Expectations for the Child? Advent Reflections on Isaiah 61:1-4, 8-11

Lectionary Reflections
Isaiah 61:1-4, 8-11
Third Sunday of Advent
December 14, 2014

As Advent moves into its third week, we draw ever closer to the great day of the birth of Jesus in Bethlehem. Our parishioners' demand for Christmas carols grows louder, since the mall and the dentist office have been blaring them since three days before Thanksgiving. The choir will present this very night, for the 43rd straight year, Handel's Messiah, at least part of the Christmas portion, along with the "Hallelujah Chorus," naturally. Oh, to be a trumpeter at Christmas — work is to be had in every sanctuary in the city!

Yet, our lectionary takes an odd turn this year. Rather than offer us the usual Isaiah 9 with "unto us a child is born," or Isaiah 11 with "a shoot shall come out of the stump of Jesse," we instead hear the words that an adult Jesus uses for his inaugural sermon in Nazareth, Isaiah 61, as recorded for us in Luke 4. This is an interesting and potentially important move for preachers, because it has the chance to dilute the romanticized portrait of Jesus as baby, who according to one well-known carol never cried as an infant, the first and last baby in the world's history so to act. Jesus may have been unique in many ways, but if he never cried as a baby, he was not just unique but completely unknown as a member of the human family. Despite the carol, it can be assumed that the baby Jesus not only cried, but on occasion had to have a change of whatever was used for diapers in the first century, too.

Reckoning with adult preacher Jesus is an altogether different thing. No longer do we bring our gifts to him; no longer do we admire the precious babe in the manger. Now we hear the man who has come to change the world in ways many of us find distinctly uncomfortable.

He starts the sermon, according to Luke, well enough, unrolling the scroll of Isaiah and reading the following from chapter 61: "The spirit of YHWH is upon me, because YHWH has anointed (this is the Hebrew word from which the noun "messiah" comes) me; God has sent me to bring good news to the poor…" (Is. 61:1a). It is of course not the slightest bit clear just whom Isaiah has in mind in his oracle to post-exilic Israel. Is it that suffering servant mentioned in four earlier pieces in II-Isaiah? Is it an unknown figure who will come to perform these deeds under the instigation of YHWH? This lack of certainty made it all the easier for Luke to quote the words some five hundred years later and put them in the mouth of the preacher Jesus. And we know that the messianic meaning of this passage was already to be found at Qumran where in cave 11 a scroll focused on the mysterious Melchizedek connected Isaiah 61 with talk of the Jubilee years of Leviticus 25:10 and Deuteronomy 15:2. This Melchizedek is to proclaim the year of release that Isaiah mentions in the next clause of his poem. In Luke's Gospel Jesus takes upon himself the mantle of the unnamed prophet of Isaiah and announces his own coming to the startled congregation of his home town.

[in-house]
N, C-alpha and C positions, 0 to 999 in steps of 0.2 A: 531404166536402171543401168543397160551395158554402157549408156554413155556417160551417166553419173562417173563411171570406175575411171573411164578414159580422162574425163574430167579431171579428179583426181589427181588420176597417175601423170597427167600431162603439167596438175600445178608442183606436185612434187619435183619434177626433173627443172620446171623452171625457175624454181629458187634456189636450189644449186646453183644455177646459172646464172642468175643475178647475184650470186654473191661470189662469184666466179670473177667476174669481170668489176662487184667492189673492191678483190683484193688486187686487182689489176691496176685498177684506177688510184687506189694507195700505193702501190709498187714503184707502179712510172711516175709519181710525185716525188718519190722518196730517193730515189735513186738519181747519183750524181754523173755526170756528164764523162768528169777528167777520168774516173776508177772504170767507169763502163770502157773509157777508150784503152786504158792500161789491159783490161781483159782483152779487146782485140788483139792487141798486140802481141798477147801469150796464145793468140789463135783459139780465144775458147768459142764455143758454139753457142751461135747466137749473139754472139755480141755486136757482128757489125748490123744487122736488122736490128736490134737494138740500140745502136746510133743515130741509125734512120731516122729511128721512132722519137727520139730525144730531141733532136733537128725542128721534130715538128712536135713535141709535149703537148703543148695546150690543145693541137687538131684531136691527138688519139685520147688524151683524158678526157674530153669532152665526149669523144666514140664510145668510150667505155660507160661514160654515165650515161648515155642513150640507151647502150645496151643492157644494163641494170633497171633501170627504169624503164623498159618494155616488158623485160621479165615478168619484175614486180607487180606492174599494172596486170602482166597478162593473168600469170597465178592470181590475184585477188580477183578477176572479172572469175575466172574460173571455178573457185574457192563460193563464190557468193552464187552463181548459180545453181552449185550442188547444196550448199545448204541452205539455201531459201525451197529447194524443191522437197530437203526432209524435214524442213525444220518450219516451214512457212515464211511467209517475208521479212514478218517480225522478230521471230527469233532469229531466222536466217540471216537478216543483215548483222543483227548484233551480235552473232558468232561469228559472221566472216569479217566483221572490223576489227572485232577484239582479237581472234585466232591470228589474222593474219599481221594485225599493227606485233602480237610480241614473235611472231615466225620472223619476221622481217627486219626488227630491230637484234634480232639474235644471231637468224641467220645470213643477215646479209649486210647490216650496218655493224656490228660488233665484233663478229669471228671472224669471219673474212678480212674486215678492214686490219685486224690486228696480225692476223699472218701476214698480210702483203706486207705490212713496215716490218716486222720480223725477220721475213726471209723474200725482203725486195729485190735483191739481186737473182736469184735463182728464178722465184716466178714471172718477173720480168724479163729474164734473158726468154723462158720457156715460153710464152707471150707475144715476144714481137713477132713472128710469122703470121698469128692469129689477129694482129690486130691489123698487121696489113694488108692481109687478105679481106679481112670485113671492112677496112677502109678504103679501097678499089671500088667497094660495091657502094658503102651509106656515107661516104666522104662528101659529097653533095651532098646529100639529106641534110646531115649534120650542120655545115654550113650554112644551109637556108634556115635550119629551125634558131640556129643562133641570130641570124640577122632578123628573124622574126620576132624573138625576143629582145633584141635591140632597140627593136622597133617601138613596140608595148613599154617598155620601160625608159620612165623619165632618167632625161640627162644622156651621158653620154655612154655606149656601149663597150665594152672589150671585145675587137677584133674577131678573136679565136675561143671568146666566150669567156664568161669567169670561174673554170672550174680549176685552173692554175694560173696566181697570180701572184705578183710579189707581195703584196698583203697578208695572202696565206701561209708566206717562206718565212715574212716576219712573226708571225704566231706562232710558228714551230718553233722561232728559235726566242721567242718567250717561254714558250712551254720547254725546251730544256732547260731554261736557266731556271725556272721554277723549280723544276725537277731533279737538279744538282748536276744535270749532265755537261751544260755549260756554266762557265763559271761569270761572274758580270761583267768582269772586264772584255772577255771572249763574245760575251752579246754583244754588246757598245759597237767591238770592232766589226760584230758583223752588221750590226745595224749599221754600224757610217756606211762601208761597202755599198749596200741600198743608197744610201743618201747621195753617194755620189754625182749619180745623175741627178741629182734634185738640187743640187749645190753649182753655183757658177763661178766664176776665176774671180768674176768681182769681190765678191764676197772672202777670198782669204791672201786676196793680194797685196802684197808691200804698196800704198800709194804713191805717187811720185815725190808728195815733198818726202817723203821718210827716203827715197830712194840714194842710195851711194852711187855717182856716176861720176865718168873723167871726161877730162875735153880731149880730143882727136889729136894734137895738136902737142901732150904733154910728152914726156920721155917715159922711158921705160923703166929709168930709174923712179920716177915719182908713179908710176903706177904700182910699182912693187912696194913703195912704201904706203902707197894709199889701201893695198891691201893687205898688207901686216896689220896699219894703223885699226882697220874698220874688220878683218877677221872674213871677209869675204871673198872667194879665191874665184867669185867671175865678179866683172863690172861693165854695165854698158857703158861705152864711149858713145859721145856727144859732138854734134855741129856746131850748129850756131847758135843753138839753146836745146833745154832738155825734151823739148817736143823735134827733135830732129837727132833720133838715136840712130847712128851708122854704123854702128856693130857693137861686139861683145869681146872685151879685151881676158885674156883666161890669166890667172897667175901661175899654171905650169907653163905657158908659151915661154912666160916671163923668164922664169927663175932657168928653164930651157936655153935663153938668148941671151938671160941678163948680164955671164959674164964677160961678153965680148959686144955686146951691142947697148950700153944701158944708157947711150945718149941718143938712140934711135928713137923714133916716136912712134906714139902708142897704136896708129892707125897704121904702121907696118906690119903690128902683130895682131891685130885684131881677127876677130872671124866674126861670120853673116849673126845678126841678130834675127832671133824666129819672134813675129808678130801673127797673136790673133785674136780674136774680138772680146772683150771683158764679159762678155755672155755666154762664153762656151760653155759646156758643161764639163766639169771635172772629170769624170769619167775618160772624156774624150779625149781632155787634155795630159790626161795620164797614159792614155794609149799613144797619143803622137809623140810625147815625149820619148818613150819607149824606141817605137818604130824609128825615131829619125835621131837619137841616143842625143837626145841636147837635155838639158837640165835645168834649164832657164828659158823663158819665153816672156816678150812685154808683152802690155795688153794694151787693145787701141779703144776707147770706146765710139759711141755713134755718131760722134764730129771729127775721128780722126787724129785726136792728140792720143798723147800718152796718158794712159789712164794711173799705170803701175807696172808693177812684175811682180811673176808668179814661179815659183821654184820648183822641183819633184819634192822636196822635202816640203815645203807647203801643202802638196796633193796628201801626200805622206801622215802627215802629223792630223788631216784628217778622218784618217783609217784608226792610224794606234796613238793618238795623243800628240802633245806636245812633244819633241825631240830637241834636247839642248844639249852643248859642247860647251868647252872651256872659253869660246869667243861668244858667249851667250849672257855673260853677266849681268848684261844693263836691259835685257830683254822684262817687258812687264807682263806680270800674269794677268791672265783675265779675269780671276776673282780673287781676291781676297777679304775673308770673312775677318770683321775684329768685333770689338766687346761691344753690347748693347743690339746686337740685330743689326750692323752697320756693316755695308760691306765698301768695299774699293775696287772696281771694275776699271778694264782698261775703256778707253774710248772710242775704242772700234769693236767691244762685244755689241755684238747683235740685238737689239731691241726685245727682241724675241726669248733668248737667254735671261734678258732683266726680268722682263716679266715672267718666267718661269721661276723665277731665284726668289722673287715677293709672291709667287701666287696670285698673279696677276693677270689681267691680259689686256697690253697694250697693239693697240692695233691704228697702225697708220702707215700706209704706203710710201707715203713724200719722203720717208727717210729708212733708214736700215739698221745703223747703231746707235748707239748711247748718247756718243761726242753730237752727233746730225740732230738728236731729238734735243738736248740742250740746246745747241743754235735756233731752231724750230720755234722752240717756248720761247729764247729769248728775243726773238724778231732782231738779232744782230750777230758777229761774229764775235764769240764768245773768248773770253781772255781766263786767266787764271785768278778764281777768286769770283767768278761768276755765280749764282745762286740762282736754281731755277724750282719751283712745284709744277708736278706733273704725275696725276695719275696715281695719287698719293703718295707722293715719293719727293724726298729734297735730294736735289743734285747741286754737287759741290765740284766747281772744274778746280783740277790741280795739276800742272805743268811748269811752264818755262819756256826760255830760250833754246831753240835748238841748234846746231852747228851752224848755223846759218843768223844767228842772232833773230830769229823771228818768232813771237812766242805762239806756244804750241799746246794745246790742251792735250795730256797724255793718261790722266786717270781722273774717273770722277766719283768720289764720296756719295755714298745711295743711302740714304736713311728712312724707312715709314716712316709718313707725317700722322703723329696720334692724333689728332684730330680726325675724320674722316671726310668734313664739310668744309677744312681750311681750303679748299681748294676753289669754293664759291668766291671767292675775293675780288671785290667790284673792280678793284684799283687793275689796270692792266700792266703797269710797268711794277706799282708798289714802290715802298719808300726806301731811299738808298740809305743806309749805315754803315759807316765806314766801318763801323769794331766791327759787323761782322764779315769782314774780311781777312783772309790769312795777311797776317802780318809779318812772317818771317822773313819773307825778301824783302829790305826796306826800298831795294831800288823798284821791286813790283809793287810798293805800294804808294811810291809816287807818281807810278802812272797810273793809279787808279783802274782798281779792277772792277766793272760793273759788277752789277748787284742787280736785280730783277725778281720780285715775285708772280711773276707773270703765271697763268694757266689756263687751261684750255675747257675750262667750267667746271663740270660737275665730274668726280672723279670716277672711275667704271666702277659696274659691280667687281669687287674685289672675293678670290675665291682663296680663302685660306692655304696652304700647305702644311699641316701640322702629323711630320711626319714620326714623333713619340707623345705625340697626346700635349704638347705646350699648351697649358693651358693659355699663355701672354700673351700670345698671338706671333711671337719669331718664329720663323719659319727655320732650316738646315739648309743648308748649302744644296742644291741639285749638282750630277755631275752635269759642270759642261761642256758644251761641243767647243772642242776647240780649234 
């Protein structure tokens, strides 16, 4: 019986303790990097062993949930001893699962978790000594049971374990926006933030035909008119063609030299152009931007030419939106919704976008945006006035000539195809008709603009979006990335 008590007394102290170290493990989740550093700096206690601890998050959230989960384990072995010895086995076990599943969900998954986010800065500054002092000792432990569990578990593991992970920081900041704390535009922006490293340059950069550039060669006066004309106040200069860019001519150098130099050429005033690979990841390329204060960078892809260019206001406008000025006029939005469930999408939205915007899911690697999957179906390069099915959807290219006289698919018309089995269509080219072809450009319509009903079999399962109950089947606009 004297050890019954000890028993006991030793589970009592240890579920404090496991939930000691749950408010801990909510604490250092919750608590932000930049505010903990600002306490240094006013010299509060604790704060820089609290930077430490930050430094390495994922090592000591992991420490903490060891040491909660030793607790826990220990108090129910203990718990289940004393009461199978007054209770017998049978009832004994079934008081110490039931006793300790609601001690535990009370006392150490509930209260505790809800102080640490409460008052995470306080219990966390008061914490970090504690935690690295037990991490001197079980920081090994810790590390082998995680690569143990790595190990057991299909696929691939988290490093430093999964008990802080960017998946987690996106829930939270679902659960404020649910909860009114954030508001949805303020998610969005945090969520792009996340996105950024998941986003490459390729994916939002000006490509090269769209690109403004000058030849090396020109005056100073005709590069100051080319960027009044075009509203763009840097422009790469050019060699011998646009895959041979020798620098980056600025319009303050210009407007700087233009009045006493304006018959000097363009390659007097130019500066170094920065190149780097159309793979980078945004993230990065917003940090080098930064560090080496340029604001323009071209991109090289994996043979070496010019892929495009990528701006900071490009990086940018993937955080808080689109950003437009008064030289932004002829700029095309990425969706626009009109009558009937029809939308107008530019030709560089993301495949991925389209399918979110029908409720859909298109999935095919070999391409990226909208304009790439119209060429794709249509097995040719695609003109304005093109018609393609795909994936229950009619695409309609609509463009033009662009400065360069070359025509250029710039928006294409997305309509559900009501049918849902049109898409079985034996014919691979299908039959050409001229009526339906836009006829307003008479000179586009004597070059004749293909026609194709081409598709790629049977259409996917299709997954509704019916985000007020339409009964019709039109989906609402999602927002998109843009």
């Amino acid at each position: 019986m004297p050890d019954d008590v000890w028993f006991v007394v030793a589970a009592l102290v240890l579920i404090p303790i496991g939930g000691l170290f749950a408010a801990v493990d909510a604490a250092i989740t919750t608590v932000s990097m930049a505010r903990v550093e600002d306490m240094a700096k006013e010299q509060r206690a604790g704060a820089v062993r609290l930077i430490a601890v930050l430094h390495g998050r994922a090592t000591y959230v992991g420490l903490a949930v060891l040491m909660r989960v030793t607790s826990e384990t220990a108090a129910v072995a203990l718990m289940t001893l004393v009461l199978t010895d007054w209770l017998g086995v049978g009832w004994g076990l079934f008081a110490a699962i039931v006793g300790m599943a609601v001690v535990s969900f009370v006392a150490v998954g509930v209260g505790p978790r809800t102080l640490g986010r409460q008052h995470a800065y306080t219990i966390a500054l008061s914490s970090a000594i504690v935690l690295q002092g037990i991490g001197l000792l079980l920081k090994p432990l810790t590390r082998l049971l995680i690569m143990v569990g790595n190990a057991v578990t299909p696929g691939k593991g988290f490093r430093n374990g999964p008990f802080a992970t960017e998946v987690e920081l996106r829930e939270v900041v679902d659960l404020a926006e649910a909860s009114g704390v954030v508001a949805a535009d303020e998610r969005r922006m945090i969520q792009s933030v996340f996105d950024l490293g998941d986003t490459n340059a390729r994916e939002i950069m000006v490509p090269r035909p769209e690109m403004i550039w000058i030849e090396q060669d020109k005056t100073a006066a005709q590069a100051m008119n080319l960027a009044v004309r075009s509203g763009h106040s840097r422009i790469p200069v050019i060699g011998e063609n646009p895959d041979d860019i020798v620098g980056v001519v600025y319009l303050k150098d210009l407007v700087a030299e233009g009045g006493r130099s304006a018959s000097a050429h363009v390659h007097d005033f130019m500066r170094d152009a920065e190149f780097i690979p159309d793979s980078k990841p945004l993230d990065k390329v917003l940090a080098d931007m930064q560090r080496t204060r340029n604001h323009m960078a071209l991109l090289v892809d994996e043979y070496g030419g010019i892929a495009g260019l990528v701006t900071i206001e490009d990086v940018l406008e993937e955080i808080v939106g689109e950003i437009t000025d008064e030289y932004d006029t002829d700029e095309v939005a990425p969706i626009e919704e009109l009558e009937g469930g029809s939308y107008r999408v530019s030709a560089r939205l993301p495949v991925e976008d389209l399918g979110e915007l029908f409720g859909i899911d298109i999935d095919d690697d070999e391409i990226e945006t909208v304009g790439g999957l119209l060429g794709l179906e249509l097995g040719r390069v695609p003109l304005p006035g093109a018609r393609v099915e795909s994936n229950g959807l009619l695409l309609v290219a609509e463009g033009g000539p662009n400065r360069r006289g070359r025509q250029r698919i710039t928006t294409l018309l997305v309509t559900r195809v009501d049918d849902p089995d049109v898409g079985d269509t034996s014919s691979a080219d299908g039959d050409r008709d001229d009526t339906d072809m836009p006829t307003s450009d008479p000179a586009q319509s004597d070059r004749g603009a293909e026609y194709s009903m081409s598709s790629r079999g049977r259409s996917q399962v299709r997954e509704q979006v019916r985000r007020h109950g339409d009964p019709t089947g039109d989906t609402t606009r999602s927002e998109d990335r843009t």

The word "poor" is Hebrew, ';anawim, an important word in sociological and theological senses. This group was the large contingent of Israelites who made up the economic outcasts of the land. They were the landed peasants, scratching out a harsh existence from the often unyielding soil of Israel. The NRSV's translation of the word as "oppressed" is not completely off the mark, since the Hebrew prophets all saw this group as victims of the rich and powerful of the land. They often noted that the privileged in the land saw the "poor" merely as servants or slaves for their use at best and blights on their pleasant vistas at worst. The very first task of the unnamed preacher of Isaiah is to "bring good news to the ';anawim," a sort of news they were very unlikely ever to hear. And, for Luke, it is Jesus' very first task, too.

Isaiah then says that the prophet will "bind up (heal) the shattered hearted," a phrase Luke does not include in Jesus' sermon. The phrase "shattered hearted" ("broken hearted" in the NRSV) is perhaps a difficult one to grasp. One who is "broken-hearted" in our day is a person who has suffered a personal loss of some sort, a death or a broken relationship. But the Hebrew description is somewhat more comprehensive and less personal. The "heart" in Hebrew anthropology is the seat of will and intelligence. The Hebrews had no notion that the brain, that globular mass that was found between the ears, had anything to do with will or intelligence. Hence, a "shattered heart" was nothing less than a person devoid of will and hope, one whose world had been literally destroyed, such as those who had suffered exile at the hands of the Babylonians. The first task of the prophet was to offer healing for those whose shattering was thorough.

Luke, in not employing that phrase in Jesus' sermon, perhaps wished to stay very practical and very specific in describing what Jesus the prophet of God had come to do. Isaiah says that the prophet will "preach liberty to the captives and release to the prisoners" (Is. 61:1b). Luke's Jesus appears to telescope these two clauses into one. He speaks of "release to the captives," with a specific reference to those imprisoned, perhaps due to debt or sedition toward the empire of Rome.